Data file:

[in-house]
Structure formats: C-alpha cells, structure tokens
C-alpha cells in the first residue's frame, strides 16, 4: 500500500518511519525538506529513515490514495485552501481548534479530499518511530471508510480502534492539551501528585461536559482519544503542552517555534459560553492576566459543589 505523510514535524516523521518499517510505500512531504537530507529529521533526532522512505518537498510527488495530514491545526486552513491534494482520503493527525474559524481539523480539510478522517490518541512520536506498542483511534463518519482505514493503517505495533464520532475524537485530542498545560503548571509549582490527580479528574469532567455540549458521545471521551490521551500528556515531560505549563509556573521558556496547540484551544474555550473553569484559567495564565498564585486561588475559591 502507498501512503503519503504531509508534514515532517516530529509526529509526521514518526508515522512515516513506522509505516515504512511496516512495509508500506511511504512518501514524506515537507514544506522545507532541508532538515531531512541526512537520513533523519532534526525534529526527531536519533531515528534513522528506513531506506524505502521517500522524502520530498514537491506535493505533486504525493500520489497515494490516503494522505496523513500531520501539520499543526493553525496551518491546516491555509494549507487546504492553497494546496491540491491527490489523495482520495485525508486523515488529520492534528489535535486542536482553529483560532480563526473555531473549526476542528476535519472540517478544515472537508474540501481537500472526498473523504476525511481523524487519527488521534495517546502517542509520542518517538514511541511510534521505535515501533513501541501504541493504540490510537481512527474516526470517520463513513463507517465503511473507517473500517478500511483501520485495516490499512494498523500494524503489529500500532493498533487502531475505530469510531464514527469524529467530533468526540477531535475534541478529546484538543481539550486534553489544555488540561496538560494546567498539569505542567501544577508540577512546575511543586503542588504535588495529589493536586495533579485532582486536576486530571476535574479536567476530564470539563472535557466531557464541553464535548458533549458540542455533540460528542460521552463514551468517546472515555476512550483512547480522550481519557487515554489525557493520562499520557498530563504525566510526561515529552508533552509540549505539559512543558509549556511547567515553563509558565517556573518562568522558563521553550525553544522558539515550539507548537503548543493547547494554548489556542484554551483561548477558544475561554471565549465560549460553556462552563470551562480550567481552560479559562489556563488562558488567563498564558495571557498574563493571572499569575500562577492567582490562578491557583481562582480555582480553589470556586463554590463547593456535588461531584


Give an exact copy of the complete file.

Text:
[in-house]
Structure formats: C-alpha cells, structure tokens
C-alpha cells in the first residue's frame, strides 16, 4: 500500500518511519525538506529513515490514495485552501481548534479530499518511530471508510480502534492539551501528585461536559482519544503542552517555534459560553492576566459543589 505523510514535524516523521518499517510505500512531504537530507529529521533526532522512505518537498510527488495530514491545526486552513491534494482520503493527525474559524481539523480539510478522517490518541512520536506498542483511534463518519482505514493503517505495533464520532475524537485530542498545560503548571509549582490527580479528574469532567455540549458521545471521551490521551500528556515531560505549563509556573521558556496547540484551544474555550473553569484559567495564565498564585486561588475559591 502507498501512503503519503504531509508534514515532517516530529509526529509526521514518526508515522512515516513506522509505516515504512511496516512495509508500506511511504512518501514524506515537507514544506522545507532541508532538515531531512541526512537520513533523519532534526525534529526527531536519533531515528534513522528506513531506506524505502521517500522524502520530498514537491506535493505533486504525493500520489497515494490516503494522505496523513500531520501539520499543526493553525496551518491546516491555509494549507487546504492553497494546496491540491491527490489523495482520495485525508486523515488529520492534528489535535486542536482553529483560532480563526473555531473549526476542528476535519472540517478544515472537508474540501481537500472526498473523504476525511481523524487519527488521534495517546502517542509520542518517538514511541511510534521505535515501533513501541501504541493504540490510537481512527474516526470517520463513513463507517465503511473507517473500517478500511483501520485495516490499512494498523500494524503489529500500532493498533487502531475505530469510531464514527469524529467530533468526540477531535475534541478529546484538543481539550486534553489544555488540561496538560494546567498539569505542567501544577508540577512546575511543586503542588504535588495529589493536586495533579485532582486536576486530571476535574479536567476530564470539563472535557466531557464541553464535548458533549458540542455533540460528542460521552463514551468517546472515555476512550483512547480522550481519557487515554489525557493520562499520557498530563504525566510526561515529552508533552509540549505539559512543558509549556511547567515553563509558565517556573518562568522558563521553550525553544522558539515550539507548537503548543493547547494554548489556542484554551483561548477558544475561554471565549465560549460553556462552563470551562480550567481552560479559562489556563488562558488567563498564558495571557498574563493571572499569575500562577492567582490562578491557583481562582480555582480553589470556586463554590463547593456535588461531584